The next few years I started approaching The Forest Department educating them of these events and their illegalities. They had to oblige with field staff and a vehicle. In those early days our animal shelter had no vehicle of our own.
We worked hard to convince the media and the public. We were almost beaten up during these years by the ignorant devotees who didn't realize we had the best interest of animal welfare and the law at heart. However due to the help of the supportive media we were able to prove the sad endings of the very snakes they were worshipping. Our awareness campaign through press releases finally worked in creating public awareness!
The dramatic turnaround happened in 2002 when not a single tragic incident of snake abuse occurred in the city and has continued until this day. It is wonderfully astonishing to observe the definite change among the devotees who were so hostile just two years ago. It took us nearly four years to convince them that the cobras were actually dying after their prayers.
Now the same people were seen bringing in toy snakes, setting up of snake-like images with clay and sand (picture above) and digging of artificial holes. In the "snake pits", the holes they have dug, they put in huge chicken eggs offered by the devotees and pour milk over everything. Afterwards, the snake charmers collect the eggs and sell them as holy offerings. It is a good revenue for them and they cannot say that they have lost their income because they are not using snakes anymore. We felt that they were also happy that their income from this festival was now easier than before when they had to hunt for the snakes--keeping them confined in baskets for days--removing their fangs, stitching their mouths (picture at right) even though there is no question of feeding them in that cruel way.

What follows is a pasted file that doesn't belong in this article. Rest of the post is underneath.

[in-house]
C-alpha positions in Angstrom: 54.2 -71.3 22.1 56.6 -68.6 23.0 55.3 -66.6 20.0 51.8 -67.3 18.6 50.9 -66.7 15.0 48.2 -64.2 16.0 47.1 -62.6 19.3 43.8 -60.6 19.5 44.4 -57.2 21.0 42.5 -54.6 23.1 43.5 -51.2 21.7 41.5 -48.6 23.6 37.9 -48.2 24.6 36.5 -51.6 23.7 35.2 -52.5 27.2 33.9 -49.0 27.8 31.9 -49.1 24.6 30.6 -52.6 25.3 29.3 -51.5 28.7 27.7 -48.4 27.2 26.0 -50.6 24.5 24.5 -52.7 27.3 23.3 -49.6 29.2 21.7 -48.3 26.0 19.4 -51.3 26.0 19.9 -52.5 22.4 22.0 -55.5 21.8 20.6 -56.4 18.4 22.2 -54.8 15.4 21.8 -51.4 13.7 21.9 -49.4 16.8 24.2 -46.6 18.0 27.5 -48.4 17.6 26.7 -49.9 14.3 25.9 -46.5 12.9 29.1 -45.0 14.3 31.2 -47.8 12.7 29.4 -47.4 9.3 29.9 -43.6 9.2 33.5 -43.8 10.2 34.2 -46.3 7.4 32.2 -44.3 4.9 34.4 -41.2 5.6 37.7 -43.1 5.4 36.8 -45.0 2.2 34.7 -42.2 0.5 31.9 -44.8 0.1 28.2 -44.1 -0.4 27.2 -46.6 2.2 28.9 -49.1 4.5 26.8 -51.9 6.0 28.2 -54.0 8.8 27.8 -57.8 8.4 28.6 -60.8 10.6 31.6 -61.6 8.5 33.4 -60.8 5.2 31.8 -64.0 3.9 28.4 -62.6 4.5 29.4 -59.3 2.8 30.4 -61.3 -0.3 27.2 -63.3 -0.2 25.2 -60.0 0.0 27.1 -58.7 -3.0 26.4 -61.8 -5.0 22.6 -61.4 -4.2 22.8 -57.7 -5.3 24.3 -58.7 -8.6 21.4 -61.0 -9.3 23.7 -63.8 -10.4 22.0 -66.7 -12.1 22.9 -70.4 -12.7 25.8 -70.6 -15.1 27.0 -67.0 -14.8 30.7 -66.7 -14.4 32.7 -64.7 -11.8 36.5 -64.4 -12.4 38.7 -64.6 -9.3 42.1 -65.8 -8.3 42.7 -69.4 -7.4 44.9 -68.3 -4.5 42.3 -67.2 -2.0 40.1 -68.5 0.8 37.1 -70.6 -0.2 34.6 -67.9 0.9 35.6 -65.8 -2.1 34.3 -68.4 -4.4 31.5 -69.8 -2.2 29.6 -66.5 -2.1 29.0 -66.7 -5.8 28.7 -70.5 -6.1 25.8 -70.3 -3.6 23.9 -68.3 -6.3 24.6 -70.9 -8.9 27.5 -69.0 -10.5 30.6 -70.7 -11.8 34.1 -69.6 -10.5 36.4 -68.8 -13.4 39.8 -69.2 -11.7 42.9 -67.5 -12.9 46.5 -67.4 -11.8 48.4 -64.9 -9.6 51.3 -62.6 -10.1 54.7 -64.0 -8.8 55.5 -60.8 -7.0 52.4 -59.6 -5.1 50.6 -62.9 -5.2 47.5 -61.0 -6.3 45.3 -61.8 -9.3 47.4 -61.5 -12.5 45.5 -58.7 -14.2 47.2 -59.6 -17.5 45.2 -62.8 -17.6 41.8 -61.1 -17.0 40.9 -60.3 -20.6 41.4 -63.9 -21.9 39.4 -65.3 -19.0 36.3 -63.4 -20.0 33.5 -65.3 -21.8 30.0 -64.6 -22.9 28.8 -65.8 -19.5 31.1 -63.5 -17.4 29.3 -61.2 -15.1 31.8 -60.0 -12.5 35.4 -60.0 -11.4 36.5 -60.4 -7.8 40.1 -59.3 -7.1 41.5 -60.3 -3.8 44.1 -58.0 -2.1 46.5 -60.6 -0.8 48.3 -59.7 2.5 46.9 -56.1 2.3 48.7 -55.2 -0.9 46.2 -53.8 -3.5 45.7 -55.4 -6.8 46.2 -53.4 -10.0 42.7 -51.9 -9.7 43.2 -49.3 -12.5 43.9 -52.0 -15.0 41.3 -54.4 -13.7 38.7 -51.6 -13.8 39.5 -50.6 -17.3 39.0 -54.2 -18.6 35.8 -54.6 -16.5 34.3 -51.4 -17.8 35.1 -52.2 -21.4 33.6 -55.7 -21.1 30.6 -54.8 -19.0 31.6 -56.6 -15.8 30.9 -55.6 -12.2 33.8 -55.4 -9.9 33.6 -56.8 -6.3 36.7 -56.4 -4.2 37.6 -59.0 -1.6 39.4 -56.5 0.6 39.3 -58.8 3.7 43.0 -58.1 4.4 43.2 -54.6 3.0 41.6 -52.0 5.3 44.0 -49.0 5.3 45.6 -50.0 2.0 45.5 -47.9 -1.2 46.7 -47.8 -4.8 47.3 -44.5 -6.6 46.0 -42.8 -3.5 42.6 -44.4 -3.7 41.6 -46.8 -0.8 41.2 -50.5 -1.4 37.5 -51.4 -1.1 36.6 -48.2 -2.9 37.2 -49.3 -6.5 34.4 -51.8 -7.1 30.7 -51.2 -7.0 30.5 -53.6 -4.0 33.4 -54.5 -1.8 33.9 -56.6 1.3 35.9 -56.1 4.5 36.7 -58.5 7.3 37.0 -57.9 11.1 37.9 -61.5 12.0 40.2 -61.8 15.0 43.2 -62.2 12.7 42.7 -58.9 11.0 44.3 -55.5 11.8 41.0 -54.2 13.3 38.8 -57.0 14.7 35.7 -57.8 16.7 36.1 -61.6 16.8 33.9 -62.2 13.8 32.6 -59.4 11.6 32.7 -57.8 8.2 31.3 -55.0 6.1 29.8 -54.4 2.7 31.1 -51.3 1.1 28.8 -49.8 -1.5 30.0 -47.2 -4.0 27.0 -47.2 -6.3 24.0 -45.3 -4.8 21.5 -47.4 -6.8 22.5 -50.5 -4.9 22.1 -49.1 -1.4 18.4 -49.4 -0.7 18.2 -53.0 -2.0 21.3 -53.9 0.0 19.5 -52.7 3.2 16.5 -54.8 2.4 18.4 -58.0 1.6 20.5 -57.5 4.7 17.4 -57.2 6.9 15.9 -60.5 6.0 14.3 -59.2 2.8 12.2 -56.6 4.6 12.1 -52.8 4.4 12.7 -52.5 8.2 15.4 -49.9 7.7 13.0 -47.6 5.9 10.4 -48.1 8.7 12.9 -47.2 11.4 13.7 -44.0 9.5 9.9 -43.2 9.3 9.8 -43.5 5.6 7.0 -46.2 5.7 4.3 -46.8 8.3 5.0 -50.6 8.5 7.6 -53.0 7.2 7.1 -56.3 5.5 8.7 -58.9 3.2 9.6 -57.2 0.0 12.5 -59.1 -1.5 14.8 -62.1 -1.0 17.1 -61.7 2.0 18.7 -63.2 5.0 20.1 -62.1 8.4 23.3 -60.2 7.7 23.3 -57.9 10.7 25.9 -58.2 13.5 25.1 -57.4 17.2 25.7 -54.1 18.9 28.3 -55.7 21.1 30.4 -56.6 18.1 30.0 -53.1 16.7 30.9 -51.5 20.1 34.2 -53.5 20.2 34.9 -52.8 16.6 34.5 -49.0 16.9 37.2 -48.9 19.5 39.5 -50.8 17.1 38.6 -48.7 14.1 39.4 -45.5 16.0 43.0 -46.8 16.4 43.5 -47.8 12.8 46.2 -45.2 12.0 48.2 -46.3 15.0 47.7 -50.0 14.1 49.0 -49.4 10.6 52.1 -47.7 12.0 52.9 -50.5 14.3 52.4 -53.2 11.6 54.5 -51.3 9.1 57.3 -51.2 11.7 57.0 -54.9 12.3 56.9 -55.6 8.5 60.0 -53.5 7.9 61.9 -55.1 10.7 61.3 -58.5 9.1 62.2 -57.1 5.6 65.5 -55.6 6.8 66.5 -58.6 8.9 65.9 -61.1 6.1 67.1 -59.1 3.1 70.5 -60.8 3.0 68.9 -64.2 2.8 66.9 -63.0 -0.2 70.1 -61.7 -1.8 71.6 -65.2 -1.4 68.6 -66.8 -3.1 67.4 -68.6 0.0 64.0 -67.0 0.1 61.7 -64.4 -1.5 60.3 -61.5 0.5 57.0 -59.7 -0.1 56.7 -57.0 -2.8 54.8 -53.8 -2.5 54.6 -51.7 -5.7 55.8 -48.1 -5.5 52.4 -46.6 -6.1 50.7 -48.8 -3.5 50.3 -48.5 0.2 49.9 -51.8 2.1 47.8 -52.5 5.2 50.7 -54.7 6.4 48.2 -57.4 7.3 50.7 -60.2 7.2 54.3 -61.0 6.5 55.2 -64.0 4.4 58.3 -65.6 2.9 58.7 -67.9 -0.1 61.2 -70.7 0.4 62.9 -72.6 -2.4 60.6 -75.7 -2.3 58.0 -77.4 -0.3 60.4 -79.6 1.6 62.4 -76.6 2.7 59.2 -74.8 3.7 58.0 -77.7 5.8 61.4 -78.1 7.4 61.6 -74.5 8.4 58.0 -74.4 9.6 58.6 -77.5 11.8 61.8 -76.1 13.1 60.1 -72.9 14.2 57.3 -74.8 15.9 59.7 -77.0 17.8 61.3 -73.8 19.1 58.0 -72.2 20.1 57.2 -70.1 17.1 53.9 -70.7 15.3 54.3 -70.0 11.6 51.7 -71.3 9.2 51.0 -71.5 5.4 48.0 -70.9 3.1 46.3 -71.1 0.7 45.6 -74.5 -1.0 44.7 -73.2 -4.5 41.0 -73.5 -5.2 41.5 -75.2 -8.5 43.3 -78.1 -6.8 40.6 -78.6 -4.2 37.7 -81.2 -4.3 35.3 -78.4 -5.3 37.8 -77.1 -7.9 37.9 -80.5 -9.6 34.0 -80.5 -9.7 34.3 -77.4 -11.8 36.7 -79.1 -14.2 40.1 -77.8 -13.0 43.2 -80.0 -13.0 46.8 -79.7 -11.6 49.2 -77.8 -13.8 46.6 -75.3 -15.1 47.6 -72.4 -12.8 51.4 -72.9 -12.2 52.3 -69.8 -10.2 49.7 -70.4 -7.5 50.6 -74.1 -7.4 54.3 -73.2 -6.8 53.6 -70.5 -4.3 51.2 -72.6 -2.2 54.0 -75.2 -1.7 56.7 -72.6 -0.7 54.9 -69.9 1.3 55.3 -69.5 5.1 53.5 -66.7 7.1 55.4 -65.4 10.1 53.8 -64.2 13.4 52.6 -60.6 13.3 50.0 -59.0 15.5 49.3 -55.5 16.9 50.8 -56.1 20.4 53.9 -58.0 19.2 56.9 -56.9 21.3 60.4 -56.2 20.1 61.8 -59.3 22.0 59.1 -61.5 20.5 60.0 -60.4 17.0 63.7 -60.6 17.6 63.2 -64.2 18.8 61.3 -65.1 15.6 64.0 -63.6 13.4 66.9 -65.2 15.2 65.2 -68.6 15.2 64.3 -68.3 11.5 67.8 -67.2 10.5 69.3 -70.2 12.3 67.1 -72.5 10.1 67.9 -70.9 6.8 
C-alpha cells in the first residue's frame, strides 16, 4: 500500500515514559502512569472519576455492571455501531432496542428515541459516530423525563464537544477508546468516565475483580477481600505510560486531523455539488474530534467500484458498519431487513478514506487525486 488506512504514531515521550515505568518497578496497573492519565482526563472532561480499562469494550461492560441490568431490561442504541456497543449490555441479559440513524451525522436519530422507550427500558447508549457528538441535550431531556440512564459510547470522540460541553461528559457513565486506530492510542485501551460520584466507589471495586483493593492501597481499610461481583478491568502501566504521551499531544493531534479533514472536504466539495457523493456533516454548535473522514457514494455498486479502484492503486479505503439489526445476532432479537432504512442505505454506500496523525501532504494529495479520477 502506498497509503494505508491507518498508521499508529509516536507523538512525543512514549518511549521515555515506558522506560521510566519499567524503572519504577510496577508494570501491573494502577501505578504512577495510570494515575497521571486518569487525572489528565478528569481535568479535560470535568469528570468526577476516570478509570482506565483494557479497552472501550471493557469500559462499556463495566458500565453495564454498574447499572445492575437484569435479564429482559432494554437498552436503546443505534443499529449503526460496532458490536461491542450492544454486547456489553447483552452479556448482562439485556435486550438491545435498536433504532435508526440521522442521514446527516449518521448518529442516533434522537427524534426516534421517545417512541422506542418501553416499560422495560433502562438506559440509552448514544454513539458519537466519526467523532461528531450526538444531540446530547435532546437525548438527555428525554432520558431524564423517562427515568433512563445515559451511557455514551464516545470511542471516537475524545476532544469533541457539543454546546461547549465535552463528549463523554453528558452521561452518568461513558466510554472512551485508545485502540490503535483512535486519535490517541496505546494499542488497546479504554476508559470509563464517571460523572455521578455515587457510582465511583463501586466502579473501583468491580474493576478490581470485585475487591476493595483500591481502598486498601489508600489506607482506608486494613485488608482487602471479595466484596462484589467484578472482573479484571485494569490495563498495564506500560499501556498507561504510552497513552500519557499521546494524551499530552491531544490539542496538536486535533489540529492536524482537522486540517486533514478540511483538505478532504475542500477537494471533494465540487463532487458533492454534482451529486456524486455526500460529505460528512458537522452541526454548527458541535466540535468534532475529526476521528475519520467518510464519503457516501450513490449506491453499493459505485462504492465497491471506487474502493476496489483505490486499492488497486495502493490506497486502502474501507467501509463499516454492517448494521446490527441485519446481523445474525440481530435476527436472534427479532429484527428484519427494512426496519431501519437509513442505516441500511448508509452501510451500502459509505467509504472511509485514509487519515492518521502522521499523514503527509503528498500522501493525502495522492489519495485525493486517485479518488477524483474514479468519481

Our new Conservator of Forest, Mr.Padmanabham was also happy at the outcome although we did the vigil all alone this year without any of the enforcing authorities. The entire city wore a festive look in what we felt was an auspicious and humane direction.
Visakhapatnam is now devoid of these merciless practices but now we have to expand to the rural and surrounding areas. What is still happening is that the snakecharmers catch the cobras nearly ten days before the festival; remove the fangs with primitive methods and then stitch up their mouths and leave them in small baskets without any food.
On the occasion during this three hours hectic ordeal the snakes can barely move and are almost dehydrated. Most of the 228 snakes that we rescued during these many raids had severe mouth swellings and ulcerations and had to be laboriously hand fed. For the best treatment we handed them over to the zoo but we do not know the ultimate fate in the longrun because after release it is doubtful all could go back to their habitat and lead the same life as they did before they were captured and disabled.
Regardless we are very happy about the gains we have made so far and wish to continue in the same spirit. This was our the second triumph in turning cruel religious acts towards nonharming and peaceful worship. The first was when we stopped the sea turtle slaughter. May we find for the all the other suffering animals such practical solutions.